Canning NASA

Posted by Sam Churchill on

Ball Aerospace named Rich Auerbach as director of antenna and video technologies. He will spearhead the company’s development and production activities for advanced antennas, RF communication subsystems and specialty cameras. Ball Aerospace technology is deployed on a wide variety of platforms — aircraft, spacecraft, ships, missiles, helicopters and land vehicles.

Auerbach joins Ball Aerospace from Raytheon where he served as the director of B-2 radar programs. During the initial B-2 radar development, he was instrumental in the development, integration and test of the multi-mode radar employing low observable and low probability of intercept techniques. He managed the B-2 Radar Modernization Program, developing an active electronically scanned antenna to be integrated into the legacy B-2 radar.

Ball Corporation makes jars for home canning. The company also owns Ball Aerospace which develops sensors, spacecraft, systems and components for government and commercial markets, employing more than 13,200 people with reported 2004 sales of $5.4 billion. Ball’s satellite will smash into an asteroid on July 4th.

The New York Times reports that hundreds of billions of dollars are going to waste.

The Pentagon has more than 80 major new weapons systems under development, which is “a lot more programs than we can afford,” a senior Air Force official, Blaise J. Durante, said. Their combined cost, already $300 billion over budget, is $1.47 trillion and climbing…

In interviews and public testimony, military leaders, arms makers and government auditors generally agreed on why the nation’s arsenal costs so much.

They said the military conjures up dream weapons, like the Extended Range Guided Munition… It sets immensely expensive technological requirements that are far beyond the state of the art of war, weapons executives say. Officials at the handful of major military contractors cross their fingers and promise to fulfill those visions.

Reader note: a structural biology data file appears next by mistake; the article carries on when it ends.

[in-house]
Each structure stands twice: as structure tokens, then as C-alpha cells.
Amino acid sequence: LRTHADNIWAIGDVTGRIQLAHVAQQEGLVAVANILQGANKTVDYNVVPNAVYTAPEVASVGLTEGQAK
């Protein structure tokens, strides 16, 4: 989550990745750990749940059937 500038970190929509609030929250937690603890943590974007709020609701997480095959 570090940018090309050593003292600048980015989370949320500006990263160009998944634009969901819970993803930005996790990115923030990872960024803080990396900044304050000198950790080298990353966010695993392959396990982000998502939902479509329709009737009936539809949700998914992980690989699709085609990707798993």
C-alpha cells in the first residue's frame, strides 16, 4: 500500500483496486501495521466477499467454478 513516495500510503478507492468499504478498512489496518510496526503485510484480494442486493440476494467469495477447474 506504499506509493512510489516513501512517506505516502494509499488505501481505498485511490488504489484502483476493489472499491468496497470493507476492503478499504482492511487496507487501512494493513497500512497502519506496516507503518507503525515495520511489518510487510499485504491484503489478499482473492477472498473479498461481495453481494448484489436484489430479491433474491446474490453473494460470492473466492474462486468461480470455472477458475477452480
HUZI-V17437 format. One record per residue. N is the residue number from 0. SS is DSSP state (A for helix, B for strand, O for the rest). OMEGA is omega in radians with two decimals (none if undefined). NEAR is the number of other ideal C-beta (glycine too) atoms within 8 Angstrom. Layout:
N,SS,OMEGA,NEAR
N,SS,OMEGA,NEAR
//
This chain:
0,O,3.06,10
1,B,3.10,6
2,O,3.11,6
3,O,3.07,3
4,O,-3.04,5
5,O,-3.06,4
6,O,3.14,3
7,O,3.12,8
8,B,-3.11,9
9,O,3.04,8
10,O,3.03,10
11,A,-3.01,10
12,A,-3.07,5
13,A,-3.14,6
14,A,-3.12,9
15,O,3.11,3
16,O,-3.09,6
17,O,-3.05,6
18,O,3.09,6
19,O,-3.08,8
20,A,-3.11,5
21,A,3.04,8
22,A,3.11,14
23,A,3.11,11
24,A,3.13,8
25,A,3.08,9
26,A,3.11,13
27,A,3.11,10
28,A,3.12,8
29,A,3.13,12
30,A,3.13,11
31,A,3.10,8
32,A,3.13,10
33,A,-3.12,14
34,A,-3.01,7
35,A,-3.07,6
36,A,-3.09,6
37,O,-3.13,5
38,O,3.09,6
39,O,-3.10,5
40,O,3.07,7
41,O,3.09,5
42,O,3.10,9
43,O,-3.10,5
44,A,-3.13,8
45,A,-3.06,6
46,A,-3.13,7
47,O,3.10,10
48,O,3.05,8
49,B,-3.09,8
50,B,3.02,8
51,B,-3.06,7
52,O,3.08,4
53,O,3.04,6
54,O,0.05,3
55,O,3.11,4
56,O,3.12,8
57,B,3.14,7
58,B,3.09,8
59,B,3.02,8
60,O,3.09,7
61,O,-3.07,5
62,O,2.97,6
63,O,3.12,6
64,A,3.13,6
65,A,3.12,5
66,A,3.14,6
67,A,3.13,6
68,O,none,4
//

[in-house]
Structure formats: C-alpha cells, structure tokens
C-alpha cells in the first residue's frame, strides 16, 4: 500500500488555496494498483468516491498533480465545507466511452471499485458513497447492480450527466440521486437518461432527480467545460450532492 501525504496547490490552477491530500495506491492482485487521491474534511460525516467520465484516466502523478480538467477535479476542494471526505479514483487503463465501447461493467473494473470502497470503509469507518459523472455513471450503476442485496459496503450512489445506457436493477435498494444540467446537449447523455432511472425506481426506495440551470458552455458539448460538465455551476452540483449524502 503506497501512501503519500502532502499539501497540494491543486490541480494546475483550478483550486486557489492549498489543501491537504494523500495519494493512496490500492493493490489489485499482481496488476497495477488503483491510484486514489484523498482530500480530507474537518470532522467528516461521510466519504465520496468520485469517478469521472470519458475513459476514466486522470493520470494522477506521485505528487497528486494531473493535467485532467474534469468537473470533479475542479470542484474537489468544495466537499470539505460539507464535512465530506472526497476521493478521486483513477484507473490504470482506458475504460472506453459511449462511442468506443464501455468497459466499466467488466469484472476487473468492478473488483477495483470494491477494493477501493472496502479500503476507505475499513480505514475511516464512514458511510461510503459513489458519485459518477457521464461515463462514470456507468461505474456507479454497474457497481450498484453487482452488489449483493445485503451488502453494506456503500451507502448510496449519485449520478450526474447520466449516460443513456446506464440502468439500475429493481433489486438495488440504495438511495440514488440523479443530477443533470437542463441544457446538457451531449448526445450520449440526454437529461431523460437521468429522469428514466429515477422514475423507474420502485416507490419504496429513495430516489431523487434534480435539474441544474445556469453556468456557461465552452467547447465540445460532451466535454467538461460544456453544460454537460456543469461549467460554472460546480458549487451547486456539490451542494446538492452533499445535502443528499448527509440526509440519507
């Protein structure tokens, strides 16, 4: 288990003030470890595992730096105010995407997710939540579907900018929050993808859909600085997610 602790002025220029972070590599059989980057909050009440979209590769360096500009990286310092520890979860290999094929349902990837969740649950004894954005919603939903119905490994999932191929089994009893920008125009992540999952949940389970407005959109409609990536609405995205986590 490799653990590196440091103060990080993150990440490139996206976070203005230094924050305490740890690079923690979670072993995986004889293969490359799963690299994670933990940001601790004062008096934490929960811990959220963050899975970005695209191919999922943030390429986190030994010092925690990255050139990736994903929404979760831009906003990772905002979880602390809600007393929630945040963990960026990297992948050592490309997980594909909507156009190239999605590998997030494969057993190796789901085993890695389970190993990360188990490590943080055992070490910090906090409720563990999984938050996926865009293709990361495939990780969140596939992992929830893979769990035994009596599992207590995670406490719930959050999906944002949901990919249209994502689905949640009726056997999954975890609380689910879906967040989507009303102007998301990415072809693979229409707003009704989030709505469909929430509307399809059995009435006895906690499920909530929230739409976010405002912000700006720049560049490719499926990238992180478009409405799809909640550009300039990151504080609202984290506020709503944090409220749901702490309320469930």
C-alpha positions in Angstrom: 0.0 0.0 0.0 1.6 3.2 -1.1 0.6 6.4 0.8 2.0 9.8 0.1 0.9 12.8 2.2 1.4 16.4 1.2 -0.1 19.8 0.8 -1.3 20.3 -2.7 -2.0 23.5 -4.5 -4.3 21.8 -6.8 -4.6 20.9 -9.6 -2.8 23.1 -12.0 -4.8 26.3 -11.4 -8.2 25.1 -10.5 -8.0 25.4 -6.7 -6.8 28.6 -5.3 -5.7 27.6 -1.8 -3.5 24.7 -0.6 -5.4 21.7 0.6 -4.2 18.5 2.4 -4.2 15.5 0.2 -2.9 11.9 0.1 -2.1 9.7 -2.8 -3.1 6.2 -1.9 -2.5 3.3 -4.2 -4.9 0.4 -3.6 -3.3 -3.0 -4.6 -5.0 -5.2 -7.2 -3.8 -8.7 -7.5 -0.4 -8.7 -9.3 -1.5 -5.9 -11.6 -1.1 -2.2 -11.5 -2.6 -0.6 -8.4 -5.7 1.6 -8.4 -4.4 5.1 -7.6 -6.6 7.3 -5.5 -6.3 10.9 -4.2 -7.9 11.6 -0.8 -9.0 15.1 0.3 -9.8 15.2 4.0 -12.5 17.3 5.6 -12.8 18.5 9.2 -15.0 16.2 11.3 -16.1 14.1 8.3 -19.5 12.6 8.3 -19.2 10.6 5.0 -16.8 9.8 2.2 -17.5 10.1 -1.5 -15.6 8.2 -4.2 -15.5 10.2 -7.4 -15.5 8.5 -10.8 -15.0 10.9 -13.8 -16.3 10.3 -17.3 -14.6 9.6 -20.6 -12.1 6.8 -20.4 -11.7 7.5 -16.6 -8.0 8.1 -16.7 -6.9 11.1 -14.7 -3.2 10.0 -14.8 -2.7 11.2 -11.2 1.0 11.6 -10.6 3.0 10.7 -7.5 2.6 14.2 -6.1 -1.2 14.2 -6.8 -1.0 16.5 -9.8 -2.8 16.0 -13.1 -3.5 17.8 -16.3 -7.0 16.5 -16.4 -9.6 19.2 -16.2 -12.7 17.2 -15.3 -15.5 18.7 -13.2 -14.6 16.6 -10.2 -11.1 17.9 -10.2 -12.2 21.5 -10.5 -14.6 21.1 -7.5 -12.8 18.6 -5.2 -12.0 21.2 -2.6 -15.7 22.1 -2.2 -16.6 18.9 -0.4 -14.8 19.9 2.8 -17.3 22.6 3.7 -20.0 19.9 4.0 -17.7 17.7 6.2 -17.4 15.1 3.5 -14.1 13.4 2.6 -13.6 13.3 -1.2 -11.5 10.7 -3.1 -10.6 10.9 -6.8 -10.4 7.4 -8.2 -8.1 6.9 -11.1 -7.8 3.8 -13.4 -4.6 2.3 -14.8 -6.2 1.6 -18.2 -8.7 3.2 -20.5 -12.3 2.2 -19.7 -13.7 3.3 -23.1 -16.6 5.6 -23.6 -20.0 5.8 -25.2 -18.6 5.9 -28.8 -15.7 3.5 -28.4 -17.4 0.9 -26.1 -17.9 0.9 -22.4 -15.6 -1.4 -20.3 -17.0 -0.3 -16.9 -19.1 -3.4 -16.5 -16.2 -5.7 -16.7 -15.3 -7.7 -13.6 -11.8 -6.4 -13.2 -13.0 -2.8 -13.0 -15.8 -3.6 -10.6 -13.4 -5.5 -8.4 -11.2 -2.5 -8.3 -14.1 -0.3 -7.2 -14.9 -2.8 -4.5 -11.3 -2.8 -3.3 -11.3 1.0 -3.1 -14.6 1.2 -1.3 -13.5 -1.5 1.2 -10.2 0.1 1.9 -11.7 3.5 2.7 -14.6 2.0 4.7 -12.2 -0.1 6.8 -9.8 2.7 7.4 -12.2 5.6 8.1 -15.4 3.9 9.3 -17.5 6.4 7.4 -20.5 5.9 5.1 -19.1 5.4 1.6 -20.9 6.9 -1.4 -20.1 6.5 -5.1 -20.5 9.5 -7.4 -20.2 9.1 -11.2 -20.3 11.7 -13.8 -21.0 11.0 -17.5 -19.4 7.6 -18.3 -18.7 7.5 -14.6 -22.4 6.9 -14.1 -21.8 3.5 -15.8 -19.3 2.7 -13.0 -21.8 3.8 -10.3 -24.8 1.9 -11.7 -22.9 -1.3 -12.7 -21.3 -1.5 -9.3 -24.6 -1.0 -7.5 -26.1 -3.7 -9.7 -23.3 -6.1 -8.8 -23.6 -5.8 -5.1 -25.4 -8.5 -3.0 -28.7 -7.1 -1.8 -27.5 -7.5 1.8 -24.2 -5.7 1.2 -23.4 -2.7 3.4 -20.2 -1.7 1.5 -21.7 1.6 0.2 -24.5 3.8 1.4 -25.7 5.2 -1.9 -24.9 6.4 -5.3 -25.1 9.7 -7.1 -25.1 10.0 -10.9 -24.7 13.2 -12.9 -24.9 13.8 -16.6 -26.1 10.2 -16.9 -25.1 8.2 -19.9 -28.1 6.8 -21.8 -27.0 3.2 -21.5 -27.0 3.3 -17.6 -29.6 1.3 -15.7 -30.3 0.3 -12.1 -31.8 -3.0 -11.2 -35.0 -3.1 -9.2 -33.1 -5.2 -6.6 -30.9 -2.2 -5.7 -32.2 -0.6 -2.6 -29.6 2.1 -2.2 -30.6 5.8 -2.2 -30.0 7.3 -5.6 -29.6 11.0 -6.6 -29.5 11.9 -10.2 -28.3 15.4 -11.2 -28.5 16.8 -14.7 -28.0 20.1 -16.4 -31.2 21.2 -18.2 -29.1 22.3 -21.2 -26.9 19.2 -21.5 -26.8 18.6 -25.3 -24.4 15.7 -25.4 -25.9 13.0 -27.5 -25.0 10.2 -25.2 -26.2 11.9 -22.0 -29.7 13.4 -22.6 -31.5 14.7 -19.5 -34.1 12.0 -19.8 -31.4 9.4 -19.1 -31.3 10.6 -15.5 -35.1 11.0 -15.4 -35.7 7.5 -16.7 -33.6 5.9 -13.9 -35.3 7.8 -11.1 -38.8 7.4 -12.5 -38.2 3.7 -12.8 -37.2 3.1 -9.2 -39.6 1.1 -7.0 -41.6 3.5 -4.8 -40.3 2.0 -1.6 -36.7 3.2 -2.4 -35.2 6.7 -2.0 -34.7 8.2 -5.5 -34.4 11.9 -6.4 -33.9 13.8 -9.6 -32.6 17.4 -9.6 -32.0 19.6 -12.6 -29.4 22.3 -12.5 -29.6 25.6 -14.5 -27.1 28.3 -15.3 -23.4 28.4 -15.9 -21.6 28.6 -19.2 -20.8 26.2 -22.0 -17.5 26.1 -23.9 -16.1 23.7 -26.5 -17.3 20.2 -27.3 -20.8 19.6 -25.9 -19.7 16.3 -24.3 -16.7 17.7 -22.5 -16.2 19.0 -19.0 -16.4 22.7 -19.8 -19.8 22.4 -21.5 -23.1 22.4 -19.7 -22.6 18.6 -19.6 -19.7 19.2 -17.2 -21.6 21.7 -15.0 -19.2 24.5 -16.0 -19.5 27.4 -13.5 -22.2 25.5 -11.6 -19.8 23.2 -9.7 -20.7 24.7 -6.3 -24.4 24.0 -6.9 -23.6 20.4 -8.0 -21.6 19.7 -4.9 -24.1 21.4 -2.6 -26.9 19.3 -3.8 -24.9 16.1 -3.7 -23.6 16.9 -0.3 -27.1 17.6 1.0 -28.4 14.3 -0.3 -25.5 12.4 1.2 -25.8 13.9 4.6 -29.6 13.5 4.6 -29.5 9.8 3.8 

Military officials routinely understate the anticipated costs of weapons… When costs rise far beyond the promised ceilings… almost no one takes responsibility.

These Manhattan-style programs could put the security of the United States at risk. Fraud is covered up.


Is NASA obsolete? Taxpayers are spending billions on a Space Shuttle that goes nowhere and an International Space Station that’s a dangerous relic. NASA’s budget is only about $15 Billion. Why not spin it off.

Privatize NASA.

I don’t know if NASA is used as a shield for Star Wars programs, but it seems like a good bet. If the Air Force wants a beam weapon power plant, fine. Run it through the DOE.

Give the kiddies something they can use – global telconferencing, planetary robots, virtual worlds and real space adventures with real astrobiologists making real discoveries.

Government space projects might go through the NSF for funding. Let commercial space be commercial space.

Expand SETI. Kill NASA.

– Sam Churchill

The B-2 bomber is exhibit “A”. It was widely reported by Aviation Week, and others, that UltraWideBand radar can “see” it. The aircraft’s mission to nuke Russia was also obsolete.

It was 100% pork.

The United States is loosing the broadband war. “Unwiring” the United States with WiMax would cost less than one B-2 bomber. In-Stat’s report WiMax: The Rebel Broadband presents a theoretical business case built on the idea that a carrier might build a WiMax network that covers 75% of the US population at a cost of $1.5 billion covering 85 million potential subscribers.

“India and China won’t be level,” said Greg Phillips, the chief executive officer of AirTegrity Wireless, “they’ll be beyond us.” Korea, Japan, Taiwan and more than a dozen other countries already are.

A national WiMax plan could have lots of pork AND make the United States economically secure. Win, win!

The first rocky planet orbiting a normal star not much different from our Sun has been found. “This is the smallest extrasolar planet yet detected and the first of a new class of rocky terrestrial planets,” said team member Paul Butler.

The astronomers said the new planet is about seven and a half times the size of Earth, with about twice its radius. The newly discovered “super-Earth” orbits the star Gliese 876, located 15 light-years from the Earth in the direction of the constellation Aquarius.

Michael Turner, head of the Mathematical and Physical Sciences Directorate at the National Science Foundation said, “Today’s results are an important step toward answering one of the most profound questions that mankind can ask: Are we alone in the universe?”

God Knows (39:00).

Posted by Sam Churchill on Tuesday, June 14th, 2005 at 6:07 am .

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